Ginger Rogers is an entertainment legend. She has danced her way into the hearts of millions and has starred in both comedy and drama on both stage and screen. Now, for the first time, she tells her story. "My mother told me I was dancing before I was born," Ginger Rogers writes. Born in Independence, Missouri, in 1911, she debuted in vaudeville at age fourteen. In 1930 she starred on Broadway in Girl Crazy, introducing the classic Gershwin tunes "Embraceable You" and.
"But Not for Me." Then she went to Hollywood, and the rest is history. Ginger Rogers and Fred Astaire formed one of the most magical screen partnerships the world has ever seen. They made ten films together, including the classics Top Hat, Swing Time, and Shall We Dance, enrapturing the nation with their incandescent dance numbers and unique chemistry. Rogers displayed her deft comic touch in Stage Door, The Major and the Minor, and Monkey Business, and won the 1940.
Oscar for Best Actress for her dramatic role in Kitty Foyle. Ginger sparkles with Ginger Rogers's wry, sometimes offbeat sense of humor and glows with her warmth and humanity. Once, to land a role, Rogers invented the persona of the aristocratic British actress "Lady Ainsley"--Costar Katharine Hepburn was not amused. In 1936, Ginger was invited to the White House for FDR's birthday party, and the president asked her to do an impromptu dance number. All went well until.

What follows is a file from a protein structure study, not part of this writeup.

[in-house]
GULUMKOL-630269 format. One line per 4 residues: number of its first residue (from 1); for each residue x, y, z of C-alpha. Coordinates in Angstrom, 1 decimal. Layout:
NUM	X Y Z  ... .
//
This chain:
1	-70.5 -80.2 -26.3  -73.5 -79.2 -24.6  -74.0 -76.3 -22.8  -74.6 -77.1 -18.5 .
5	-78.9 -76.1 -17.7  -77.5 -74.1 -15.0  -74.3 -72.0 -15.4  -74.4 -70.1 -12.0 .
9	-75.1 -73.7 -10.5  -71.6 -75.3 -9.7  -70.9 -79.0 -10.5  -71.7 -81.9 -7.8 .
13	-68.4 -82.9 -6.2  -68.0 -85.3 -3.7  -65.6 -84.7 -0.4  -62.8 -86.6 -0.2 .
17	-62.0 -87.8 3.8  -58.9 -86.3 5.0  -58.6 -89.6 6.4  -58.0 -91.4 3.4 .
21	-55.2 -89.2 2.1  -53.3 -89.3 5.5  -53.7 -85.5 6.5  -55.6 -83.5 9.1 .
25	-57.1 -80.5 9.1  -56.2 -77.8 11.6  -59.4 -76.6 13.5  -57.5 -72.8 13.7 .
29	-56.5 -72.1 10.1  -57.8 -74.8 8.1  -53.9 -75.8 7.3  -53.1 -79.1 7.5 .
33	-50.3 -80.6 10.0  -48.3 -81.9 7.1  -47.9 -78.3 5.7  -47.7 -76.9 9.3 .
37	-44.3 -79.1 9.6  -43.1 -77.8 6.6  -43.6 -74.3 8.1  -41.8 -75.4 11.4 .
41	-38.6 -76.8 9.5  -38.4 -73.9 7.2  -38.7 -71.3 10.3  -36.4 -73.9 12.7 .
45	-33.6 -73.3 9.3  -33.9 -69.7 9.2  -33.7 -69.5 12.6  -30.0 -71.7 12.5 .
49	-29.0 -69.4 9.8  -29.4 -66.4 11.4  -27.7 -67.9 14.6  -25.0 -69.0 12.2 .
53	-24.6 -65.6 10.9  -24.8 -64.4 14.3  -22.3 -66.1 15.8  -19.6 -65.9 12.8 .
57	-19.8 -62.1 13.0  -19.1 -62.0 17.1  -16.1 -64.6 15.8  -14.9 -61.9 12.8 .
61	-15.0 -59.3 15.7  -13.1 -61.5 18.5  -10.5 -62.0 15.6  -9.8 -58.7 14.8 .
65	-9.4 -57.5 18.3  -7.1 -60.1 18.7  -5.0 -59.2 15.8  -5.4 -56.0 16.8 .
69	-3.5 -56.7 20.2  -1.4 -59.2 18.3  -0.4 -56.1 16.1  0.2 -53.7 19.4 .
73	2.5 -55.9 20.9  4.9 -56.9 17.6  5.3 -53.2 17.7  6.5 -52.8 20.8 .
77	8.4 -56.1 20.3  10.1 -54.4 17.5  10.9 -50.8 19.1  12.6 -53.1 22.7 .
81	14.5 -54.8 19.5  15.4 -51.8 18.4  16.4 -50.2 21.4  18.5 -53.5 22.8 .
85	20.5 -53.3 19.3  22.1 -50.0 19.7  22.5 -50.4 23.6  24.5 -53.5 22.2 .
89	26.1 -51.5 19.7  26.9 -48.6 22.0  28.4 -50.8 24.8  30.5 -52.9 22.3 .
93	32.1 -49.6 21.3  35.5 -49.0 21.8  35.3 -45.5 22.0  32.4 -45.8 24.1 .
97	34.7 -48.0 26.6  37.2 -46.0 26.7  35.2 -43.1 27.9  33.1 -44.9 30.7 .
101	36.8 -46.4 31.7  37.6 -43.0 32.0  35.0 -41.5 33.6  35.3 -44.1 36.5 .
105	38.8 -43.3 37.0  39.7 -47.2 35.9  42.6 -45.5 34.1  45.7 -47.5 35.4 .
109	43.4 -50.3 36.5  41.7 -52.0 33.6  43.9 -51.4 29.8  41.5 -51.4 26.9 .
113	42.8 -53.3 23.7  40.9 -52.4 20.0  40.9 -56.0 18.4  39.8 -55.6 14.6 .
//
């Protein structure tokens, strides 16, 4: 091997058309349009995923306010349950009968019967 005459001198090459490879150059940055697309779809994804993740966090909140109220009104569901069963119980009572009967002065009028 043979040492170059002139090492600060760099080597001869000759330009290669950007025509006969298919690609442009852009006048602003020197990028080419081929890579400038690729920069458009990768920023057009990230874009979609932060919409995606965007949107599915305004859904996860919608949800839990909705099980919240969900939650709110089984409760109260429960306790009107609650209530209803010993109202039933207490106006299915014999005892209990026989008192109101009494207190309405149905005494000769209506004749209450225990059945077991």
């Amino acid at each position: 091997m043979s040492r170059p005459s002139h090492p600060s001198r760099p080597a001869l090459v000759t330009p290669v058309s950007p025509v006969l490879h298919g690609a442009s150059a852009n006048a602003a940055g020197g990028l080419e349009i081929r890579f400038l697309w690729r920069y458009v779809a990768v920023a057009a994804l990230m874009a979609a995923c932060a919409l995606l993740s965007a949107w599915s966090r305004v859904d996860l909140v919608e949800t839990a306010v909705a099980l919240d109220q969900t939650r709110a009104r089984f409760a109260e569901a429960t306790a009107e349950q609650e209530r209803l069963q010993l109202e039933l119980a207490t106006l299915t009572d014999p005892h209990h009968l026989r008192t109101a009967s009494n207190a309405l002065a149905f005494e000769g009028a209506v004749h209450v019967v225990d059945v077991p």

She caught a heel on the carpet, stumbled, and the top of her dress almost came down in front of the distinguished company. Lavishly illustrated with rare photographs from her personal collection, Ginger is full of stories that only Ginger Rogers could tell - the joys and heartbreaks of her five marriages, including one to matinee idol Lew Ayres; her romances with Cary Grant, Jimmy Stewart, Hollywood attorney Greg Bautzer, Howard Hughes, and George Gershwin; and her.
Encounters with such figures as Lucille Ball, Harry Truman, Henry Fonda, Dwight Eisenhower, Marilyn Monroe, Juan Peron, Noel Coward, Richard Nixon, Judy Garland, Henry Kissinger, David Niven, the Shah of Iran, David O. Selznick, Irving Berlin, and Ronald Reagan. Rogers also writes of her abiding religious conviction, which has seen her through many difficult times. For fans of stage and screen - and for lovers of the special brand of magic that is Ginger Rogers's own.
Ginger is an irresistible treat, a behind-the-scenes account of life during Hollywood's golden age by one of its most enduring stars.… (more)